This quotation resonates with me because it is truth. These same words can be written by others, but if the truth is not known by the writer, they are just words. Words alone are not the truth – truth comes from experience. Words can present facts; in our society that can be mistaken for truth, especially if we don’t feel.

My ability to feel truth is strong and has always been so. But I learnt to push that away so that I could fit with society’s expectations. My mind still knows the rules and mores of society, and my habit of following my mind’s view of the world is still strong. There remains a task ahead of me to properly undo the habits I have created.

And to help with that task I will continue to listen to Serge’s presentations and feel whether it is true for me. To test by my own experience whether it is my truth.

Could it be that what is offered in this quotation is not Leonardo’s wisdom, but a universal wisdom that is available to us all if we stop and feel? That what is being presented by Serge Benhayon is not his wisdom, but an ageless wisdom that any of us can tap into?

It is available to us all equally. We just have to learn (again) to trust.

by Chris Baker, Australia

230 thoughts on “Let Experience be your Mistress

  1. I know that what is presented by Serge Benhayon is not his wisdom, but an ageless wisdom that we all have access to. The reason I do not have such deep access to the ageless wisdom is that I do not live in the deep yet simple way that Serge Benhayon does. Serge Benhayon lives in a way that is a constant reflection to all of us that simplicity and true love can be lived here on earth.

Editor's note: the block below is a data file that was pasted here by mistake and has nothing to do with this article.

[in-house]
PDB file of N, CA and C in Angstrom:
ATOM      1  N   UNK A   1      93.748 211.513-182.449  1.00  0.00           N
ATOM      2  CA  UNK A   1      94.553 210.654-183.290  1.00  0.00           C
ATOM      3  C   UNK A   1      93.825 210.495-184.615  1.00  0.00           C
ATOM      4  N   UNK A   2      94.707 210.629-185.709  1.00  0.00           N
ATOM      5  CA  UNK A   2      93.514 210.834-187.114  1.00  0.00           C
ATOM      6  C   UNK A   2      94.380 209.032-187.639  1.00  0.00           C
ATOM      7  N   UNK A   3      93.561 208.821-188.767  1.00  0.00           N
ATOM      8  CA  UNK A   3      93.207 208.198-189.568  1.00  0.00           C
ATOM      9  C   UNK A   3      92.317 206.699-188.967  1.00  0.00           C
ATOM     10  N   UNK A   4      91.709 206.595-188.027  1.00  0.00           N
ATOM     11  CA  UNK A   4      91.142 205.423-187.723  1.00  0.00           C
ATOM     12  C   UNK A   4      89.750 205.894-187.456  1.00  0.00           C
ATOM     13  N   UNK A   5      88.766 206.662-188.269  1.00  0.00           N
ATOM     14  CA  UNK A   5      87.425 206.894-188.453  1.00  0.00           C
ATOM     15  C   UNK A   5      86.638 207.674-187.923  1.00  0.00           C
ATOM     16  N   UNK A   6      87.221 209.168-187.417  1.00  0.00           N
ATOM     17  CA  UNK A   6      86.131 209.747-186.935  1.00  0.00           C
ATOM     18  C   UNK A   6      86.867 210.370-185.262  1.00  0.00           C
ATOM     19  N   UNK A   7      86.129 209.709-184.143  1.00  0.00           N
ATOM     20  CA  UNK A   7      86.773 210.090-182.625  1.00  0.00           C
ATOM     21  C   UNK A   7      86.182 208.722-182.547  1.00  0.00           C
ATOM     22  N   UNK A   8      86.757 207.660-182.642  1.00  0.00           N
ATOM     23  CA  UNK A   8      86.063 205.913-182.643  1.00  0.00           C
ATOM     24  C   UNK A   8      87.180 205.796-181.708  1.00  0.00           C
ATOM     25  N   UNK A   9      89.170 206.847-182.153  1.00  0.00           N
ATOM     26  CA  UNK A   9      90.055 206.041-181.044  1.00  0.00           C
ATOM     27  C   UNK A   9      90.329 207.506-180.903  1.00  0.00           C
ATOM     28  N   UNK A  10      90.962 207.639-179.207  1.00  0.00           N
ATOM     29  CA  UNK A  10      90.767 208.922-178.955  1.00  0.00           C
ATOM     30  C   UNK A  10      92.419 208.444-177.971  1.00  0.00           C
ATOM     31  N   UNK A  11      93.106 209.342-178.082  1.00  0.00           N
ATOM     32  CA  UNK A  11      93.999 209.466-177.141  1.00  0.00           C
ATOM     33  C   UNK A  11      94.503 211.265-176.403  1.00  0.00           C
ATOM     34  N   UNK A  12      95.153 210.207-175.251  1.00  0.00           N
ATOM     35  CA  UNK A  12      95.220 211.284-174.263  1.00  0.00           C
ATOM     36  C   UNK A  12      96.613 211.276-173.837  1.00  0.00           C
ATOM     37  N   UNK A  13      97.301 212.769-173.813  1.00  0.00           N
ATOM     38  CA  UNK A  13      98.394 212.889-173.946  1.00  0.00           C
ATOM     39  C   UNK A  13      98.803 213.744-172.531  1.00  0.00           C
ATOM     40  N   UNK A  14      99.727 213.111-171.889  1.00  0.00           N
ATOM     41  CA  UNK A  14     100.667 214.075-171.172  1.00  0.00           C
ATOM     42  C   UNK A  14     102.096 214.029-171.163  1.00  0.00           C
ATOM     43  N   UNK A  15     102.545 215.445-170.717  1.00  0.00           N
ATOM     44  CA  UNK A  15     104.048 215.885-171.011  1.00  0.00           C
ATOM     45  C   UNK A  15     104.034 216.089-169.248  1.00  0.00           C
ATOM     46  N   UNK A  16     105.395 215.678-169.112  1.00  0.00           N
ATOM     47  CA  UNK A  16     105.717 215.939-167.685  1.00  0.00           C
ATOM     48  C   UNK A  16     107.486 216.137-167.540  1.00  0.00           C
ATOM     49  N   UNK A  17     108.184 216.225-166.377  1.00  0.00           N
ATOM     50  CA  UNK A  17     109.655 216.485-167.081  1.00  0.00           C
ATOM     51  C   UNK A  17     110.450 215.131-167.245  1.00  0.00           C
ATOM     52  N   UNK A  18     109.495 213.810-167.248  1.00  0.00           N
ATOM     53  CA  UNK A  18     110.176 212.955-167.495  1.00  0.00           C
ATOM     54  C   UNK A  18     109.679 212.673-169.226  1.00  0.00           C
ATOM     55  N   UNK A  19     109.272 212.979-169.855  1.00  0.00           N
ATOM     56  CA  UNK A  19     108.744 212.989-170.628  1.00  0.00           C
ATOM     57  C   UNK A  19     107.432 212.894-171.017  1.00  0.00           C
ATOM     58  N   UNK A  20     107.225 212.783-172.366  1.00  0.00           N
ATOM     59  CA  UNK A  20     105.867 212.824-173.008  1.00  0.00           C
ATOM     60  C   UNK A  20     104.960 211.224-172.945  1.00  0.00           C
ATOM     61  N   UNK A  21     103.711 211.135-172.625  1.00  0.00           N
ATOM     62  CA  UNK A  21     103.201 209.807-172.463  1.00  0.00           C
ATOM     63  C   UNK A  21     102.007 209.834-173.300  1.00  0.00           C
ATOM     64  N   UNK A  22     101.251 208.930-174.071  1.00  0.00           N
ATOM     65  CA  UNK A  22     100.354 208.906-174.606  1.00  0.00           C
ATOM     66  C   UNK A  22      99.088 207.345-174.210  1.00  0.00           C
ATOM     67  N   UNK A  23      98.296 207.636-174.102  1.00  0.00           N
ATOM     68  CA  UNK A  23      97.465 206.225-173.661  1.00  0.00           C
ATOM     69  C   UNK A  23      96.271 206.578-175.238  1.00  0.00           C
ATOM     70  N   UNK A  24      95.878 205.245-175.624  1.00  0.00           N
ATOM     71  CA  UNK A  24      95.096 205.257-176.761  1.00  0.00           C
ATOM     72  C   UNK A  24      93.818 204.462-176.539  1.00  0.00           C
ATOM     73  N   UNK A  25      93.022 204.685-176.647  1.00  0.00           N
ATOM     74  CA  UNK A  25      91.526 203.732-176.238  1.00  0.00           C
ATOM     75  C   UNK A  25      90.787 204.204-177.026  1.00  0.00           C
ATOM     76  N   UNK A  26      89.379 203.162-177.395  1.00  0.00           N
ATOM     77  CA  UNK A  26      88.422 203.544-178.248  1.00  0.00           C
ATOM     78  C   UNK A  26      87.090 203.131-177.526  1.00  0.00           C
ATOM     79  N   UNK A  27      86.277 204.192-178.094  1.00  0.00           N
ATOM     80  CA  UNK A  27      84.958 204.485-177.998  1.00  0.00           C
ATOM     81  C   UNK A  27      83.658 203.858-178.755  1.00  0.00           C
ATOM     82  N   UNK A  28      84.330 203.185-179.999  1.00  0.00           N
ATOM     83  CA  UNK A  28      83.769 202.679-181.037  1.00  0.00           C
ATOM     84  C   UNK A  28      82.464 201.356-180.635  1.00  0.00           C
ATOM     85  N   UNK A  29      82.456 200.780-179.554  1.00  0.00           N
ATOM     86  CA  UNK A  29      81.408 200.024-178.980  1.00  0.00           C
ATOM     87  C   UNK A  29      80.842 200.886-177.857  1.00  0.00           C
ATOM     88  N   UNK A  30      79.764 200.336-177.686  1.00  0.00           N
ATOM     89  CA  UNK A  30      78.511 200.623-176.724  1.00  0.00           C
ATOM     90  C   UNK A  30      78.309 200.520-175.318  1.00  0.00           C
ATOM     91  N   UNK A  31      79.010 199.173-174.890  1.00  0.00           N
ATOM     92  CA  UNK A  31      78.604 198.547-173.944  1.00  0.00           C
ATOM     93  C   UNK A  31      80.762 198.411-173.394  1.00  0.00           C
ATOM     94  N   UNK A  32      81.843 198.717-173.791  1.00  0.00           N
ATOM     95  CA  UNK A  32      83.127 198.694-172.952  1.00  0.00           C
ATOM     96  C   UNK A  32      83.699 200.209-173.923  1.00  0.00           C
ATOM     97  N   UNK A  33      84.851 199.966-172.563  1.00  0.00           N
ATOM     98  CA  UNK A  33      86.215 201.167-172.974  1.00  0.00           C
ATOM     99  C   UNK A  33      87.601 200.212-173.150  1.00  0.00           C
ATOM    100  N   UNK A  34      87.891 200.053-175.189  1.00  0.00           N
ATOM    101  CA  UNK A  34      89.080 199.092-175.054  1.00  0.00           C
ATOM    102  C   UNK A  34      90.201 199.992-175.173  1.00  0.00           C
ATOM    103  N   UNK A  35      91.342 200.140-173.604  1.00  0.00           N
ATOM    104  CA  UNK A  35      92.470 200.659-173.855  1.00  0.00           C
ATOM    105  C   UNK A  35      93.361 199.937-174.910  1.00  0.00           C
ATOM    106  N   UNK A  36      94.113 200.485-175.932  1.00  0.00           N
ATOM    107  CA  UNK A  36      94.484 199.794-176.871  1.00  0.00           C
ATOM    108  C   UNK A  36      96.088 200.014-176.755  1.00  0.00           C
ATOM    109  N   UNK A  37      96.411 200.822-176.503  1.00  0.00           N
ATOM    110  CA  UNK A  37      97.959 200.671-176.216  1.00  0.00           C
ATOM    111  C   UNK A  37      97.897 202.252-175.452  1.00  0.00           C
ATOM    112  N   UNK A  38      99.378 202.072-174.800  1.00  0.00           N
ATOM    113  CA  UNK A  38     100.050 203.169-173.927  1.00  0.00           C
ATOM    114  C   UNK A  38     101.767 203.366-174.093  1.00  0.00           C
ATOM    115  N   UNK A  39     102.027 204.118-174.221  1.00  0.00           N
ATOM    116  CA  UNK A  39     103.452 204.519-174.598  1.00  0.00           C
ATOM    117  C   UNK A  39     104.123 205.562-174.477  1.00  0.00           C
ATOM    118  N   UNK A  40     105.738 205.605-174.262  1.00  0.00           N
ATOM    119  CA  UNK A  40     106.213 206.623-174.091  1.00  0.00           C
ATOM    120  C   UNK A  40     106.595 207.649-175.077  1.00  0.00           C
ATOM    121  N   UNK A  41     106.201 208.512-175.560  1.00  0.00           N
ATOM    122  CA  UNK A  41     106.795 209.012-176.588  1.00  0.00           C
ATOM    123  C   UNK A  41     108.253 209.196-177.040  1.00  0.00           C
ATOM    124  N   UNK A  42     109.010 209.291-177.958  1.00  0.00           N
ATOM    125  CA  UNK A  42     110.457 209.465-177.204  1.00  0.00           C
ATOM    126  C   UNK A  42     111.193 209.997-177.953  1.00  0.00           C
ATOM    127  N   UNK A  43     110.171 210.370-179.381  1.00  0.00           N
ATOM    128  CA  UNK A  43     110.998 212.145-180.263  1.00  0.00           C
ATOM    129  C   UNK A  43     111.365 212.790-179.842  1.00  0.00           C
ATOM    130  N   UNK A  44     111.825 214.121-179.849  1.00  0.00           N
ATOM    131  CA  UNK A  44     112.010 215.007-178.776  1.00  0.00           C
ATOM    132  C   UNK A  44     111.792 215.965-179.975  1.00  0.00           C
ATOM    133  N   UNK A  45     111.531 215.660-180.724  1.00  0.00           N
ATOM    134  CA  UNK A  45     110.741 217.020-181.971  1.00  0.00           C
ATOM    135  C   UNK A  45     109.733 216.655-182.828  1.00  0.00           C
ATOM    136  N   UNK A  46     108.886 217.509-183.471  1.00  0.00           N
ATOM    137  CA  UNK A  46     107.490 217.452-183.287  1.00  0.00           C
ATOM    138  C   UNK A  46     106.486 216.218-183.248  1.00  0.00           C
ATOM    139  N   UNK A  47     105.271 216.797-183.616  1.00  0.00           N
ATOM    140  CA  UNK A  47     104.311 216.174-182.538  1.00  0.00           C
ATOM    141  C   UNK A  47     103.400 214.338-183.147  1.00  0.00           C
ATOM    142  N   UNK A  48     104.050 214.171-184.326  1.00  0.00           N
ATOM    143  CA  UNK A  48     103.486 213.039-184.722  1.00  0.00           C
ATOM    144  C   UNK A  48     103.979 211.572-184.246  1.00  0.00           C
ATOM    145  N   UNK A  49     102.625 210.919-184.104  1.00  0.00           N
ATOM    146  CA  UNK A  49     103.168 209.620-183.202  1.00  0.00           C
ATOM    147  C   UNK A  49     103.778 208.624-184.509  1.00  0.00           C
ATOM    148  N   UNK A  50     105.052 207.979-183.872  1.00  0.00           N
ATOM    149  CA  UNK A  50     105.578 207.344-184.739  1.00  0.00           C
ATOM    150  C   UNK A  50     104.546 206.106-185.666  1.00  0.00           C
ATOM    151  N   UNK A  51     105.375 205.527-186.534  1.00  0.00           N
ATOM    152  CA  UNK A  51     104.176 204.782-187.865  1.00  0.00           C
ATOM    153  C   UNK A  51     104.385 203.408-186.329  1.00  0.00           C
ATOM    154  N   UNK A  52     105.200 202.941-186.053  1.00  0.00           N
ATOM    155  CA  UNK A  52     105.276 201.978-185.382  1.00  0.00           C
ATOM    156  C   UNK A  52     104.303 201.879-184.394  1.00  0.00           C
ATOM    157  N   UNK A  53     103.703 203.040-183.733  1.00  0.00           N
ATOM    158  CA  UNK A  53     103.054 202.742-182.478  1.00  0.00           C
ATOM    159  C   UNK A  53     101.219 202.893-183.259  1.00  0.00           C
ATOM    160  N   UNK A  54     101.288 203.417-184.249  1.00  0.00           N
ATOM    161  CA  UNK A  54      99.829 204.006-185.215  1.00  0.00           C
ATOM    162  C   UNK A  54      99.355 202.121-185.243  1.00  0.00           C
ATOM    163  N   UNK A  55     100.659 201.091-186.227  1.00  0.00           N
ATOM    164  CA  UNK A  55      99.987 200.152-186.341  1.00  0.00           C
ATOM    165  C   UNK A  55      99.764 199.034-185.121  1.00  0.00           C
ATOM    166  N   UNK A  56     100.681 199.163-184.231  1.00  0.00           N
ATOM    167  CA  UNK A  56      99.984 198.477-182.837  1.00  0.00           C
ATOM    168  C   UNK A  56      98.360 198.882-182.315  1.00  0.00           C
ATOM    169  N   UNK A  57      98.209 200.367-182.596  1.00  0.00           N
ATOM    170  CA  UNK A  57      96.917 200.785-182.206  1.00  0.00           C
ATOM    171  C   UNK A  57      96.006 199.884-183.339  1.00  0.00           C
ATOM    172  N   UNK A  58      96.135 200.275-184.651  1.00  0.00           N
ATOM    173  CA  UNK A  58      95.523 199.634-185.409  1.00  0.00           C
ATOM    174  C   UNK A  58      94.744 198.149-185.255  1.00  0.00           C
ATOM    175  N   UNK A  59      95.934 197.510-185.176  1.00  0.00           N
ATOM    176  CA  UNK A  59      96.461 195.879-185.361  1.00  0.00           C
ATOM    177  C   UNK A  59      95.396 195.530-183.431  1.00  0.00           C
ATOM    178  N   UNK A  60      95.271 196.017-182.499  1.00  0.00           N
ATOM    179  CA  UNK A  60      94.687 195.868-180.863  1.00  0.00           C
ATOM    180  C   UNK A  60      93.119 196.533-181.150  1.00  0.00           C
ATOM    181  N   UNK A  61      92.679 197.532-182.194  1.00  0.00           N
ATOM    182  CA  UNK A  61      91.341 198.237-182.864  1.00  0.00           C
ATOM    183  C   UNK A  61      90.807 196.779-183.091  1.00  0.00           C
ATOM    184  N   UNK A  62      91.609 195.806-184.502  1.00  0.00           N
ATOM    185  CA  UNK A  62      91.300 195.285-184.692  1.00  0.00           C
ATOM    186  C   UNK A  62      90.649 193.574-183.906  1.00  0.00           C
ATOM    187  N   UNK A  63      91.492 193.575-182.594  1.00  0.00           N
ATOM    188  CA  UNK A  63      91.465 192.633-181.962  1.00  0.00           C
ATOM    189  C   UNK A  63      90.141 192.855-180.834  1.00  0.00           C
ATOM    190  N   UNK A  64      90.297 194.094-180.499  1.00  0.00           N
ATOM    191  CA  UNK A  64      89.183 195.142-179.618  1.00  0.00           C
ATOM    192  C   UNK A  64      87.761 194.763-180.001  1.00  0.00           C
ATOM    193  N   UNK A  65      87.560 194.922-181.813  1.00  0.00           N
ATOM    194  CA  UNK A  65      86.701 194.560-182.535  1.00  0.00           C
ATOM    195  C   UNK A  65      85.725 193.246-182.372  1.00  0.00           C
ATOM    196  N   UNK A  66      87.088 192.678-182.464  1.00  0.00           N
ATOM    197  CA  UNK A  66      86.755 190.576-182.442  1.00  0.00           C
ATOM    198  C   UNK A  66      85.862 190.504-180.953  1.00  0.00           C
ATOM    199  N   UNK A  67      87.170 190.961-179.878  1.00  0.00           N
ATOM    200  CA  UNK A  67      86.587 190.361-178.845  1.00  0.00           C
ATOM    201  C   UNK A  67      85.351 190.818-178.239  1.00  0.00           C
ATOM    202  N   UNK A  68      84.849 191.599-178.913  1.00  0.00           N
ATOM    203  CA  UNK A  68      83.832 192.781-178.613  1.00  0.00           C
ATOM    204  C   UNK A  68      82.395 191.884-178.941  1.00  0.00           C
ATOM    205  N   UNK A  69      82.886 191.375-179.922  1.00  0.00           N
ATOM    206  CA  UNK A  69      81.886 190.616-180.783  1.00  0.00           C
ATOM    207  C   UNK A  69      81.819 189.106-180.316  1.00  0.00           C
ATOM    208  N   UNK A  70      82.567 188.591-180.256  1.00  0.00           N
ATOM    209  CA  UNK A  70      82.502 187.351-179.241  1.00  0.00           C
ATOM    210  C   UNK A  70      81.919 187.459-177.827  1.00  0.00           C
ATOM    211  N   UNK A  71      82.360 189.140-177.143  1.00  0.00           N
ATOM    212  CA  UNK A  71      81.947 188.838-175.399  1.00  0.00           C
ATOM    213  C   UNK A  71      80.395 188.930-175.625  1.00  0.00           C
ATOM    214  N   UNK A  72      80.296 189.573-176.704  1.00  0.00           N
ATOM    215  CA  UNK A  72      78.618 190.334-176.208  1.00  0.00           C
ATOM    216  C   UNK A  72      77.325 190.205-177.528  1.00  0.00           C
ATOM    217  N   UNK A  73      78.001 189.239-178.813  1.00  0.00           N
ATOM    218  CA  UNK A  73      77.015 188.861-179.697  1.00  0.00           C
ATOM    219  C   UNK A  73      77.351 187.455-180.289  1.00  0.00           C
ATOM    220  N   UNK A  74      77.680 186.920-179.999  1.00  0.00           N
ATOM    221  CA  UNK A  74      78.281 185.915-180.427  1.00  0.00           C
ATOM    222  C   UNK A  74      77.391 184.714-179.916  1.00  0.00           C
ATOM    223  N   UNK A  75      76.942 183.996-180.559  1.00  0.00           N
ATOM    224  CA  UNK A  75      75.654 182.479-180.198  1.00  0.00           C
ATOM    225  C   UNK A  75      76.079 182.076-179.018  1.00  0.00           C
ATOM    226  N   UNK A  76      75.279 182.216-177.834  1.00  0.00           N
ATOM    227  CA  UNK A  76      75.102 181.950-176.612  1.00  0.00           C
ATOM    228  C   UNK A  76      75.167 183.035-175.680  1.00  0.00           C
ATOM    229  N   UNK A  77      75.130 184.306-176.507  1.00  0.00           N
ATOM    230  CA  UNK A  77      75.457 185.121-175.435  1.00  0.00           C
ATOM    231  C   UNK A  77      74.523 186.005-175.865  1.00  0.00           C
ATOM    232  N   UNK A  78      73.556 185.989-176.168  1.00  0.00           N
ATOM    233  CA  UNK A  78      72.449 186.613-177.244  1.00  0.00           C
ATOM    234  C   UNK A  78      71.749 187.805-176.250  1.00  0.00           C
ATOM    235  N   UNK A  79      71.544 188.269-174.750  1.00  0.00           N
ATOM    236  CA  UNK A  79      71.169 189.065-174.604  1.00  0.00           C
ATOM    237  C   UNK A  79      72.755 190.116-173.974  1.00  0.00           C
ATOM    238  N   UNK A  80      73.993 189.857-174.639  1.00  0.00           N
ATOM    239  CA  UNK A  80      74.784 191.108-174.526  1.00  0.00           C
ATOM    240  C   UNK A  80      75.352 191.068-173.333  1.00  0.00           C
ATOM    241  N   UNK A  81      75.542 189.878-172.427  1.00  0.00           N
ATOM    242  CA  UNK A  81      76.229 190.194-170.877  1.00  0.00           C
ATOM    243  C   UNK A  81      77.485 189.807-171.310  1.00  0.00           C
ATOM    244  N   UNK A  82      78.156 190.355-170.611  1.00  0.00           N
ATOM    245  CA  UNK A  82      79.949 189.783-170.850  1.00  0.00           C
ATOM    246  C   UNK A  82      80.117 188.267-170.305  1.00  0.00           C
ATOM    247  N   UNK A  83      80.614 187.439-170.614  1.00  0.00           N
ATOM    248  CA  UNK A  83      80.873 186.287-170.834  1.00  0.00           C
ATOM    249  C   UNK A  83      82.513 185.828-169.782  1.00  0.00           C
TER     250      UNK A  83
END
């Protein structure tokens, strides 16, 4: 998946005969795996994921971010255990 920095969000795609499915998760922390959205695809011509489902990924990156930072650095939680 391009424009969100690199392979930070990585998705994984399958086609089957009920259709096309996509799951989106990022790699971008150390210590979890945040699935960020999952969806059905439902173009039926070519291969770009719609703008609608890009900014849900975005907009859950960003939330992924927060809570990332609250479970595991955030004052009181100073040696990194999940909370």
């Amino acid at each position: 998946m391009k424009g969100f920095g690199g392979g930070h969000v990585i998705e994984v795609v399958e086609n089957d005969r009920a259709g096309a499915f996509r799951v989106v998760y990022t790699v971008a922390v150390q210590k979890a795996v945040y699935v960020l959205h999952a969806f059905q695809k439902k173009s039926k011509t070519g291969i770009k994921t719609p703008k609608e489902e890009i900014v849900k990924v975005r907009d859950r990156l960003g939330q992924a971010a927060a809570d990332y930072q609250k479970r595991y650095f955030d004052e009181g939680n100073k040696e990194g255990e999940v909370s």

2. Thank you Chris, in my experience our greatest way of living is to simply reflect all of the Love we are. So! “There remains a task ahead of me to properly undo the habits I have created”

  3. Chris for me you have encapsulated the teachings of Serge Benhayon
    which is to listen and discern what Serge Benhayon says and to feel the truth of the words. Words spoken in truth have a certain resonation within our bodies and it is this vibration that our bodies feel and know the what is and what isn’t. And if there are those that cannot feel the truth or are in resistances to it this then that’s fine walk away as everyone has the right to decide for themselves.

  4. This is powerful, connecting to lived experience is something that nobody can take away from us. We can all access truth, first we need to be open to the fact and from there learn to trust that we can indeed access the same wisdom that is available to all.

    1. Connecting to a lived experience is extremely powerful, I was talking recently to someone who is what society would call highly educated and incredibly intelligent and in the past I would have fallen for the belief that as they are more educated than me they must know and so what I have to say has little value. But by staying with what I know as a lived experience in my body is true, this person can say what they like they can have the most sophisticated reasoning but if it doesn’t feel true in my body I will now agree to disagree. Nothing can now supplant what I know to be true in my body.

  5. I love the connection you make between being inspired by what someone shares and then the experience of trying it out and seeing if it actually makes sense in your life. That is the way to do it in my eyes because just repeating words without knowing if they are true does not come with much worth to anyone else.